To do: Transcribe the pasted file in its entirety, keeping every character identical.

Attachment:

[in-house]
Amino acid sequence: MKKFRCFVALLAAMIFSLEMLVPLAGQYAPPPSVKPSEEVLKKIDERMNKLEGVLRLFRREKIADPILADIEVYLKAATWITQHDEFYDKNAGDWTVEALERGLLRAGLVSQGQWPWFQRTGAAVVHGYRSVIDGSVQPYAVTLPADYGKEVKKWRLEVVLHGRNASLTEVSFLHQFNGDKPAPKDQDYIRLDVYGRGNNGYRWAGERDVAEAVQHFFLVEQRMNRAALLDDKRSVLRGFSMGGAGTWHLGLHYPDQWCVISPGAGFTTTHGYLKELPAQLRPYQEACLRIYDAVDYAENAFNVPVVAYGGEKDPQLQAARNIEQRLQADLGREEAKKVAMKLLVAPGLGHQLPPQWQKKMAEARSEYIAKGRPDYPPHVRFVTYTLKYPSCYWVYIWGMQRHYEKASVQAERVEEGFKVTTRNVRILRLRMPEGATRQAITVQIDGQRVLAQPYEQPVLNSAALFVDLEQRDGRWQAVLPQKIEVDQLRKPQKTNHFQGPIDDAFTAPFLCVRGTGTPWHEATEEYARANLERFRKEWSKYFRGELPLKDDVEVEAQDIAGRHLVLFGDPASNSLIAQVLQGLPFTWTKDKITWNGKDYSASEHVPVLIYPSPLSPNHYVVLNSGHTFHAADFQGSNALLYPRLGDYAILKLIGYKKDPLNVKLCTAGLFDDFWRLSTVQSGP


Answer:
[in-house]
Amino acid sequence: MKKFRCFVALLAAMIFSLEMLVPLAGQYAPPPSVKPSEEVLKKIDERMNKLEGVLRLFRREKIADPILADIEVYLKAATWITQHDEFYDKNAGDWTVEALERGLLRAGLVSQGQWPWFQRTGAAVVHGYRSVIDGSVQPYAVTLPADYGKEVKKWRLEVVLHGRNASLTEVSFLHQFNGDKPAPKDQDYIRLDVYGRGNNGYRWAGERDVAEAVQHFFLVEQRMNRAALLDDKRSVLRGFSMGGAGTWHLGLHYPDQWCVISPGAGFTTTHGYLKELPAQLRPYQEACLRIYDAVDYAENAFNVPVVAYGGEKDPQLQAARNIEQRLQADLGREEAKKVAMKLLVAPGLGHQLPPQWQKKMAEARSEYIAKGRPDYPPHVRFVTYTLKYPSCYWVYIWGMQRHYEKASVQAERVEEGFKVTTRNVRILRLRMPEGATRQAITVQIDGQRVLAQPYEQPVLNSAALFVDLEQRDGRWQAVLPQKIEVDQLRKPQKTNHFQGPIDDAFTAPFLCVRGTGTPWHEATEEYARANLERFRKEWSKYFRGELPLKDDVEVEAQDIAGRHLVLFGDPASNSLIAQVLQGLPFTWTKDKITWNGKDYSASEHVPVLIYPSPLSPNHYVVLNSGHTFHAADFQGSNALLYPRLGDYAILKLIGYKKDPLNVKLCTAGLFDDFWRLSTVQSGP